Last Updated: Thursday, 27 November 2014, 13:39 GMT

World Report - Uruguay

Publisher Reporters Without Borders
Publication Date 5 January 2010
Cite as Reporters Without Borders, World Report - Uruguay , 5 January 2010, available at: http://www.refworld.org/docid/4b7aa99c28.html [accessed 28 November 2014]
DisclaimerThis is not a UNHCR publication. UNHCR is not responsible for, nor does it necessarily endorse, its content. Any views expressed are solely those of the author or publisher and do not necessarily reflect those of UNHCR, the United Nations or its Member States.
  • Area: 176,220 sq. km.
  • Population: 3,400,000
  • Language: Spanish
  • Head of state: José Mújica, since November 2009

The country stands out as an exception on a continent with a very marked media polarisation. Legal reform decriminalising breaches of the press law was approved by Congress. A recent law providing access to information continues to come up against soldiers' refusal to open up the archives from the dictatorship era.

Direct attacks against the press are rare east of the River Plate. Uruguay stands out as exception on a continent with very marked media polarisation. The country passed pioneering legislation on community media in 2007, then in 2008 a law on access to public information. In both cases, the elaboration of these laws was entrusted to an ad hoc working group made up the administration, civil society and representatives of the profession, before their vote in Congress and promulgation by the president. The same system was used to draw up a major draft law to reform the current press legislation and the criminal code. In line with the constitution and the Inter-American Convention on Human Rights, these amendments related to abolition of the crime of "offence" as well as the decriminalisation of "defamation" and "insult", except in the case of a deliberate threat to private life and "insulting patriotic symbols". These reforms, which were backed by President Tabare Vazquez and approved by the council of ministers in October 2008, were adopted by Congress.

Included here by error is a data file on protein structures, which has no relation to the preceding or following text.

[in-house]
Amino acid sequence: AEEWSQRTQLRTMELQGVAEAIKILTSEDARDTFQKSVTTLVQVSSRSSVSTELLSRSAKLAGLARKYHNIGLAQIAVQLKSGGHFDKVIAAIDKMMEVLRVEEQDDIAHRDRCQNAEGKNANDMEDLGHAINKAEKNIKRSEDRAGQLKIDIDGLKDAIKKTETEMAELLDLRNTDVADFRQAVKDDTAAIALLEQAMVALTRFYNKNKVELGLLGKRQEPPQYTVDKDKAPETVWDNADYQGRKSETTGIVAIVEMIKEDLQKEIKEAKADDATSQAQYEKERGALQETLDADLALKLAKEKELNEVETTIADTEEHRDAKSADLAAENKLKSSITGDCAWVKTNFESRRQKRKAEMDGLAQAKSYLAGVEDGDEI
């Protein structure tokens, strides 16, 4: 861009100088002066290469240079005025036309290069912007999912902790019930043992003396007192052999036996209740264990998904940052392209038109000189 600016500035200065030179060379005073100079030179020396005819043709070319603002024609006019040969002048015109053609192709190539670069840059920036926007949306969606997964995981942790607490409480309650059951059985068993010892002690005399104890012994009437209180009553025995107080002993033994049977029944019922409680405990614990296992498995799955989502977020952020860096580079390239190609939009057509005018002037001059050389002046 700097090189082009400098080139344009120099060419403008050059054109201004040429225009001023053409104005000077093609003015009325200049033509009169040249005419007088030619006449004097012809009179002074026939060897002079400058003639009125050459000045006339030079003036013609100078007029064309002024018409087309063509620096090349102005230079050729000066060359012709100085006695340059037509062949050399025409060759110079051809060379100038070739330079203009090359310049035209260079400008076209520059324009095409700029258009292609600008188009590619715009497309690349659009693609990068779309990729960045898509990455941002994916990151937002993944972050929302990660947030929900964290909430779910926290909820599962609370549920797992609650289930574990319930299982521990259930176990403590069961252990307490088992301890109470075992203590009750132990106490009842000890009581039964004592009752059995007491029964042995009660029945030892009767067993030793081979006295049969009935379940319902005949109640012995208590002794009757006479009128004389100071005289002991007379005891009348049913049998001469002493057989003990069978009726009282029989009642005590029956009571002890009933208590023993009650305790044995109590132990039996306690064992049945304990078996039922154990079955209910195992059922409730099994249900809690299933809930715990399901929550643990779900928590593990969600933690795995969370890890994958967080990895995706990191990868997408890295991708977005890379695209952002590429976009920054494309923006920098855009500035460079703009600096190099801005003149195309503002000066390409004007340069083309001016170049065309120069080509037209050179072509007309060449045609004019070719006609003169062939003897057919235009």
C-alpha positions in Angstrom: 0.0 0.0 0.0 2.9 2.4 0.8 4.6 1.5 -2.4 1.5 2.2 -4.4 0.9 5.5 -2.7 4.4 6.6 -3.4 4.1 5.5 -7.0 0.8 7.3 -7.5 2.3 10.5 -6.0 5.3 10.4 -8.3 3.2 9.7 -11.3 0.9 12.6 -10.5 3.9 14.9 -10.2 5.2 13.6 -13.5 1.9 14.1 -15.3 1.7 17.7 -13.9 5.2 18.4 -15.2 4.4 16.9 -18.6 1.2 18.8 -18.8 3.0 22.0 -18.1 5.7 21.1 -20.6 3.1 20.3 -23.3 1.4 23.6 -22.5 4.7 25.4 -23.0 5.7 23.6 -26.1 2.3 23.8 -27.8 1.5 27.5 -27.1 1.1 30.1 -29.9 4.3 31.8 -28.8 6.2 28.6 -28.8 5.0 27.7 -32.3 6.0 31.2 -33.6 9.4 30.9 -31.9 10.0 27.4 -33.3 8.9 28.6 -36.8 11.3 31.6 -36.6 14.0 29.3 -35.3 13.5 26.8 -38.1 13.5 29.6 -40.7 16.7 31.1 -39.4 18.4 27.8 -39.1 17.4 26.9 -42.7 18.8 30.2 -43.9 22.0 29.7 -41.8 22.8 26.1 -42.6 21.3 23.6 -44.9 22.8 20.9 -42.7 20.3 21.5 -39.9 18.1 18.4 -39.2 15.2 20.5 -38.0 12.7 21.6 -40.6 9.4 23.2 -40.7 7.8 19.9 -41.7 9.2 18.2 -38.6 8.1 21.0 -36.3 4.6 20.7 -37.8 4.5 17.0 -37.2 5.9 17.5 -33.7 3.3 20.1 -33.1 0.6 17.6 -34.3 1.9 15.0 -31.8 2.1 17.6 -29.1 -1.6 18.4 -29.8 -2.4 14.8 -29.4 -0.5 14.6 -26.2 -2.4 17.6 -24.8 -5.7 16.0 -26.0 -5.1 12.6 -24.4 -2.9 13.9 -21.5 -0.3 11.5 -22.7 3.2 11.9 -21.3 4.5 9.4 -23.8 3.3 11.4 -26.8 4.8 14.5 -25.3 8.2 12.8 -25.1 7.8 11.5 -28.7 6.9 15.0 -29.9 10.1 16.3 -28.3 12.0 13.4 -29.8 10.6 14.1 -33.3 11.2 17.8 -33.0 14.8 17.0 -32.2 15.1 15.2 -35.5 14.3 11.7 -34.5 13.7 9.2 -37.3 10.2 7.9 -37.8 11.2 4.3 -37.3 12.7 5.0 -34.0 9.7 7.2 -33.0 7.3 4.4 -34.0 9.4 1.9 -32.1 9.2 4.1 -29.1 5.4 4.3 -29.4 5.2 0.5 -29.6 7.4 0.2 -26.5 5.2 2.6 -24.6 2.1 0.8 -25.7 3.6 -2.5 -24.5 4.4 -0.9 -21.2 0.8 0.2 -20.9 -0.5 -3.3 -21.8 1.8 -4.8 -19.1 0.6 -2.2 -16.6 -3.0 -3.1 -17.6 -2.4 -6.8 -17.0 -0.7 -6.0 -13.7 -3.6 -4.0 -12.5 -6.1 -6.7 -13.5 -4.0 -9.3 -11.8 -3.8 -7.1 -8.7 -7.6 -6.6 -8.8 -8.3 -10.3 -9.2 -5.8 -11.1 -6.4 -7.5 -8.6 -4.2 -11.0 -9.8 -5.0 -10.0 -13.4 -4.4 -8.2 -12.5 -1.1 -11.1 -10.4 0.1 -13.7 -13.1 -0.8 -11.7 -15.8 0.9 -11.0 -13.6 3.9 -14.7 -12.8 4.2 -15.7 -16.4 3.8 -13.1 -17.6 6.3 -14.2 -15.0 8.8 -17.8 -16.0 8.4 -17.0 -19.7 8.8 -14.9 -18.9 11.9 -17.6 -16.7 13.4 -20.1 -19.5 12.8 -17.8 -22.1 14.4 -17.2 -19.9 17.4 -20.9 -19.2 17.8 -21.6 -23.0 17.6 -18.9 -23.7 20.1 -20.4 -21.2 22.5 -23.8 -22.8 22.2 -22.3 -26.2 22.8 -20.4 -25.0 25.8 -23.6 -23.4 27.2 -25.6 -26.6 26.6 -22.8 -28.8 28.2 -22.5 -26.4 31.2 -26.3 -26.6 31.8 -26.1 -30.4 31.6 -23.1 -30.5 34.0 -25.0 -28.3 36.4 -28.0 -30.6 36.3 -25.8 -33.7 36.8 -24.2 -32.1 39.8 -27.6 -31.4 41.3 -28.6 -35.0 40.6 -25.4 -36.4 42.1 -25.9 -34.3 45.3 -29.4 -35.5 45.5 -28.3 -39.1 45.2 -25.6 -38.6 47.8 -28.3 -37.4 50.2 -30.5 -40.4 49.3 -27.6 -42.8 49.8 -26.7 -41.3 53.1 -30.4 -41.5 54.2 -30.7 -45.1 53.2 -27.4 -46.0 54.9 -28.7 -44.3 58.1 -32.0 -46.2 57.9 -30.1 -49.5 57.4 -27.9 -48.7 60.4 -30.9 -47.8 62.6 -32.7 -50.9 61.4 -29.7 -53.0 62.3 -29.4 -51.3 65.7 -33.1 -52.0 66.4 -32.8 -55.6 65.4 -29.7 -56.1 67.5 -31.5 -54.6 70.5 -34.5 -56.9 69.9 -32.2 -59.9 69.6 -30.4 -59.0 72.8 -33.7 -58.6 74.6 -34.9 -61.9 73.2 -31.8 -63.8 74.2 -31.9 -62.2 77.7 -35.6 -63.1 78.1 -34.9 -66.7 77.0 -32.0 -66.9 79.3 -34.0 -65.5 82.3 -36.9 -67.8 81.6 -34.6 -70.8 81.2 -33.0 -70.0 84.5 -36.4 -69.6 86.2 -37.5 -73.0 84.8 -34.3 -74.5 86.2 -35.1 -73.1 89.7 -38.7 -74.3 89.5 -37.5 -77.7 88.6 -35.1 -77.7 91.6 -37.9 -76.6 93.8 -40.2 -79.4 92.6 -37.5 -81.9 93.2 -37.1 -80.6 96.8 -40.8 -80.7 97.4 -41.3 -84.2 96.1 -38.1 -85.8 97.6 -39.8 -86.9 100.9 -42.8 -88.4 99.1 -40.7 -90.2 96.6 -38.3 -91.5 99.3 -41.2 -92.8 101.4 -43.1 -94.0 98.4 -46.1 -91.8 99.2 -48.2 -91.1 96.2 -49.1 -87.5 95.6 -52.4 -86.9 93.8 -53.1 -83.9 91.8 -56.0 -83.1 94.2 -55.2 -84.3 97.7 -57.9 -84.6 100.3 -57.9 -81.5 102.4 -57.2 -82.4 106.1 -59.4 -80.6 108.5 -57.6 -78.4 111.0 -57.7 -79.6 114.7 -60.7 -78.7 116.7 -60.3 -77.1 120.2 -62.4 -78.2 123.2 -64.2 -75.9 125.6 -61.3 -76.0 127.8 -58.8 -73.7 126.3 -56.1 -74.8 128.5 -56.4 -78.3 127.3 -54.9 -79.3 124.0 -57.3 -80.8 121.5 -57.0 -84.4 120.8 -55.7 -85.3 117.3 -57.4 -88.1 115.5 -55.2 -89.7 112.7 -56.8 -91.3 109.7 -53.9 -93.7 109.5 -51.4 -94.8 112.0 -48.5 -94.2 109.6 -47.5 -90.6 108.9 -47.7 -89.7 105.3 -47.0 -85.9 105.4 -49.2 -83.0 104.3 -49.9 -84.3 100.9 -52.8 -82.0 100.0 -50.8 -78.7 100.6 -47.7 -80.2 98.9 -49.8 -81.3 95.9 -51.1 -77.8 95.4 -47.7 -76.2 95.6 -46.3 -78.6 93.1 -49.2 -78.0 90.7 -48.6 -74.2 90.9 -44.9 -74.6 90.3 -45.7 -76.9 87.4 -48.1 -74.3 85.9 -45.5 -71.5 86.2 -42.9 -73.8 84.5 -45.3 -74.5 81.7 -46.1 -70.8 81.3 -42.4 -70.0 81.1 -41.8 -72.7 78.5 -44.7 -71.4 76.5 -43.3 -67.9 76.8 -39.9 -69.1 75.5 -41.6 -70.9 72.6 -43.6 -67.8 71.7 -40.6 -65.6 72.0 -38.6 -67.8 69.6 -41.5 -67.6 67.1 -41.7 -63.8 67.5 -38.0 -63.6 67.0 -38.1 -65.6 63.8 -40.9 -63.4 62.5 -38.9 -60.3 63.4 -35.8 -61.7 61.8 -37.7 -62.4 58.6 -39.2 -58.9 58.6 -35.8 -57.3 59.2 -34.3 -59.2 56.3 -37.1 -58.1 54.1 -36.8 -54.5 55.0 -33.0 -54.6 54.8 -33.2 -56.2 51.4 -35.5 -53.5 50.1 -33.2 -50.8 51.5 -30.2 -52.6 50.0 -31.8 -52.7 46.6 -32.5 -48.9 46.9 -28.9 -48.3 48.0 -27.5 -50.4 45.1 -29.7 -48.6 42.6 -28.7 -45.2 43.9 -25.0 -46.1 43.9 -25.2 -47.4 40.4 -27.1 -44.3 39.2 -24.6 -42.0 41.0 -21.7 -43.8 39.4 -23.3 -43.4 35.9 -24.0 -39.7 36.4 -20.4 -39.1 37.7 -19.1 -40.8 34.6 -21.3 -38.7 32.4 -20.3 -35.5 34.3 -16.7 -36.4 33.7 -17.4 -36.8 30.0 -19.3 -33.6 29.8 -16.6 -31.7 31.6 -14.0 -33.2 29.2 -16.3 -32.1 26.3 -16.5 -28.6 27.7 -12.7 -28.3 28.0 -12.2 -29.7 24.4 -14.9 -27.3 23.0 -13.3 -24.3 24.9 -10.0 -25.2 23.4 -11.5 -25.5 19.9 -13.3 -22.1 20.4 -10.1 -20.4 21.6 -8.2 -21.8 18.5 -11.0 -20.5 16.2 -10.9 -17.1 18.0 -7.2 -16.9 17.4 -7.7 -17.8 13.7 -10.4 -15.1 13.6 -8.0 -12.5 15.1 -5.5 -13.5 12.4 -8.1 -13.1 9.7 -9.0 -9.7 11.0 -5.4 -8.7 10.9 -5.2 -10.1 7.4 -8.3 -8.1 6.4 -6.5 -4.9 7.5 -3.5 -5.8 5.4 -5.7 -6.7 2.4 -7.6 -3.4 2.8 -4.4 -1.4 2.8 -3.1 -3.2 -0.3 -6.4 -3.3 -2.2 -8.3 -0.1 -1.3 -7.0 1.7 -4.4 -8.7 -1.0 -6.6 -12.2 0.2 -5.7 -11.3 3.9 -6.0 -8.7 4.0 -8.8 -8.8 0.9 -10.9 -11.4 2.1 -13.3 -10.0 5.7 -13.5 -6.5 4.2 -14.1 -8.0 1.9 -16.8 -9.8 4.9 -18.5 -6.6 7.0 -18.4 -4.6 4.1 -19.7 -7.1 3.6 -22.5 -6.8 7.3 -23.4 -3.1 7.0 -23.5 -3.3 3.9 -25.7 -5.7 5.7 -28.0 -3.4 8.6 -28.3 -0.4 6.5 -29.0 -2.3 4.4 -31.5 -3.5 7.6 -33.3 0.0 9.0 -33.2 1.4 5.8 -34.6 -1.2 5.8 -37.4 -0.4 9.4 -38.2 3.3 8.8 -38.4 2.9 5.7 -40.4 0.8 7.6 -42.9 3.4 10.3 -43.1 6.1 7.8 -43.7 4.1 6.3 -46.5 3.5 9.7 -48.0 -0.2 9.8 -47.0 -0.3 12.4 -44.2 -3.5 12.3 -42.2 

Despite this encouraging new landscape, the country has not closed its account with the past, in particular with the military dictatorship (1973-1985). An amnesty law, approved by referendum after the return to democracy, that wiped the slate clean in most murder cases, prompted a new debate and trials of soldiers have now started to open. However access to public information under the new law continues to come up against refusals by soldiers to open the archives and journalists have been threatened. Coverage of other sensitive issues such as corruption or abuses by security forces also put journalists' safety at risk.

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